Voices Carry

I was reminded this weekend of something I discovered quite by accident some years back, but which still gives me a certain delight.

When Ian and Dixon were small, putting them to bed involved playing one of two roles: Reader or Stayer. Either you could be the one who read them a bedtime story, or you could be the one who stayed in the room after the story was over until they fell asleep.  Kelly has a very animated style of reading, but the kids soon made it clear that they wanted her nearby for comfort as they nodded off, which meant that I ended up as the more-or-less-regular Reader.

This is okay with me. I have a lot of practice reading (and extemporizing) aloud, and partly because I'm an auditory processor, I'm a pretty good mimic. Thus, when reading aloud, I would almost always pick a voice for each character, often one based on a movie or record, so that I could keep them straight more easily. I used a lot of comedy albums for this purpose, making various characters from literature talk like Mr. Praline or the 2000 Year Old Man or Al Sleet (Your Hippy-Dippy Weatherman), but for some books, these voices just didn't work.

The Wind in the Willows was such a book. How does one properly voice a rat, a mole, a badger, and a toad?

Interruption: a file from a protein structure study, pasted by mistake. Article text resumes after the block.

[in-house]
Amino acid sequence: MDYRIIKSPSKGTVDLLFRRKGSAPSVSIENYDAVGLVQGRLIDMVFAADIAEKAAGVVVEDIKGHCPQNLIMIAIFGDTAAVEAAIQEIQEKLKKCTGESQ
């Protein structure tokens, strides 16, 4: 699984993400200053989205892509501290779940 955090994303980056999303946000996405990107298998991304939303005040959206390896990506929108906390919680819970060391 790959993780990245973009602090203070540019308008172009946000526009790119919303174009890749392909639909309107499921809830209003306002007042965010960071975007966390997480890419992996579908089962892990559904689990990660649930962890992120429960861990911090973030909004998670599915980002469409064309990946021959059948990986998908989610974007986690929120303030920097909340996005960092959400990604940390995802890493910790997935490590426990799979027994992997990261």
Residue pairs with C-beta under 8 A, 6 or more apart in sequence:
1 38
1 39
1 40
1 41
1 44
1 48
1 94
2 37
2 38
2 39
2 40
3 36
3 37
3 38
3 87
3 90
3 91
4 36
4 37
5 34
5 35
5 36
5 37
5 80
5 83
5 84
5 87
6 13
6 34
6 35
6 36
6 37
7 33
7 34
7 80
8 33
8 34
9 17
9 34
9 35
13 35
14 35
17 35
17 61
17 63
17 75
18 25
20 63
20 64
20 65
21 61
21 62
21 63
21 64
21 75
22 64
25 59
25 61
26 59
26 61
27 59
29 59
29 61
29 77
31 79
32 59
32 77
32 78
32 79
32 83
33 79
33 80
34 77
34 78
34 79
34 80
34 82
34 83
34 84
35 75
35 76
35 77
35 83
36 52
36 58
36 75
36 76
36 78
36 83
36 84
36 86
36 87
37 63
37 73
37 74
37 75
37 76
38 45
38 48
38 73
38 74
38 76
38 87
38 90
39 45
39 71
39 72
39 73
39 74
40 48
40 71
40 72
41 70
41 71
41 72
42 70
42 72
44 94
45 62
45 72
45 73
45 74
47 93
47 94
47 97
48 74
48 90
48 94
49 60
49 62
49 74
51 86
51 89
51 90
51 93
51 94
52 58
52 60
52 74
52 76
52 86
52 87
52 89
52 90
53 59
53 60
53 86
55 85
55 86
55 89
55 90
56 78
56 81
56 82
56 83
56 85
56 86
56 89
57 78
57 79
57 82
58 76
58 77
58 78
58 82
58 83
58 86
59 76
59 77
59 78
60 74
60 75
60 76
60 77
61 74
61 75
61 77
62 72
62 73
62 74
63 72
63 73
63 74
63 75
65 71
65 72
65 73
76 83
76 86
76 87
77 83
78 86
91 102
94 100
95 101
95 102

Luckily, I realized, I already had an answer for that:

Yes, thanks to the immortal production team of Cosgrove and Hall, and a few too many afternoons watching Nickelodeon after classes at UNC were over, I knew exactly what a brash, bold rat (or mouse), a naive, awkward mole (or hamster), a brusque badger, and an egomaniacal toad ought to sound like, and I spent the entirety of the book using the voices of DangerMouse, Penfold, Colonel K and Baron Greenback to bring Kenneth Grahame's book to life and put the boys to sleep.

But until now, I've never publicly thanked the Cosgrove-Hall team for their bedtime assistance. It's well past time.

Cheers, lads! You're terrific! You're magnific!

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This page contains a single entry by Peter Cashwell published on July 6, 2009 8:14 PM.

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